Wednesday, June 6, 2012

Early Literacy

“Early Literacy” is a term used to describe the stage of literacy development occurring before children are able to read and write.  From infancy, children begin to develop the knowledge, skills and attitudes that influence lifelong reading and writing behaviors.

Research indicates that the literacy skills children have when entering school is an important predictor of their school readiness, social adjustment and academic success.

The areas of early literacy areas include:

Oral language – children develop the ability to listen to and understand what is being said to them, as well as to communicate with others.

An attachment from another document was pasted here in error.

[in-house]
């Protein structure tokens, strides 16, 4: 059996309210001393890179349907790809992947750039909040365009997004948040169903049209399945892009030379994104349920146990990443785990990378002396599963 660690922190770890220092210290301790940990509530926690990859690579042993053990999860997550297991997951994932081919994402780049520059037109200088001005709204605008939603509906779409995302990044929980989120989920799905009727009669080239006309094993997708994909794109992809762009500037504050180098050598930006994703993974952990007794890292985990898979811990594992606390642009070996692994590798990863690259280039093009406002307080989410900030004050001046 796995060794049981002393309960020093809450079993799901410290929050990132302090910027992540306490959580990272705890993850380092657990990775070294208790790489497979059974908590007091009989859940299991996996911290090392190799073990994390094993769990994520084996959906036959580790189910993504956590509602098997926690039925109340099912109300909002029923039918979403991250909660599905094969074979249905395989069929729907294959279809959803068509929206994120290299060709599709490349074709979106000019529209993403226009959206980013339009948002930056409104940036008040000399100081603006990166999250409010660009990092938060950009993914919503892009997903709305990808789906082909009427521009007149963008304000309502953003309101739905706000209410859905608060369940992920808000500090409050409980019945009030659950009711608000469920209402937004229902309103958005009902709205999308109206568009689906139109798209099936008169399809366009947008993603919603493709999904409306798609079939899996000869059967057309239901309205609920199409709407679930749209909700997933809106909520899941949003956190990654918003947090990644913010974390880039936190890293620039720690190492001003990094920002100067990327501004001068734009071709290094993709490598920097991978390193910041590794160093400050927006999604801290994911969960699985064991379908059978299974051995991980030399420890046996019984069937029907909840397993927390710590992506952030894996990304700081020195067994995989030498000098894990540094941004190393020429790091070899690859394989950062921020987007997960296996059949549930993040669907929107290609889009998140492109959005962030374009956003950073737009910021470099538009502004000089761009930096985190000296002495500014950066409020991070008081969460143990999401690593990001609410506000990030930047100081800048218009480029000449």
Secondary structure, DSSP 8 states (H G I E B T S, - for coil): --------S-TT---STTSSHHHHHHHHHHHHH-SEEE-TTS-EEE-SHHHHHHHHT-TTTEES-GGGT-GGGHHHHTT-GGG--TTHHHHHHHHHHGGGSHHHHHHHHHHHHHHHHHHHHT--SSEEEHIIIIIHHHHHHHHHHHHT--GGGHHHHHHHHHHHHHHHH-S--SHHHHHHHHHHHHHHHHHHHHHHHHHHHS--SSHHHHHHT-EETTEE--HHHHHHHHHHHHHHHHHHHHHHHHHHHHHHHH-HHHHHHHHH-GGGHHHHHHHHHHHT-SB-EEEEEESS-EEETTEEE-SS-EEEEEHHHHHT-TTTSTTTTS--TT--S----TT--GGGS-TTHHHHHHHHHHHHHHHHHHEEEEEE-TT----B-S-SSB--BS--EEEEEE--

Print awareness – children develop knowledge of how the print system works; directionality (left to right, top to bottom); that print can take the form of letters, words and sentences; and that print has meaning.

Phonological awareness – children gain an awareness of the individual sounds that make up words. Children who play with beginning and ending sounds, break words into individual speech sounds, and make up nonsense words are developing their phonological awareness. Being able to identify sounds in words helps children when they start to read and must make connections between these sounds and the letters that represent them.

Alphabet knowledge and writing – children begin to realize that print is used to communicate and that drawings are different than print. They become interested in naming and writing the letters of the alphabet. Early writing efforts that look like scribbles may lead to scribbled print, the formation of letters, invented spelling and conventional writing.

Where to learn more:

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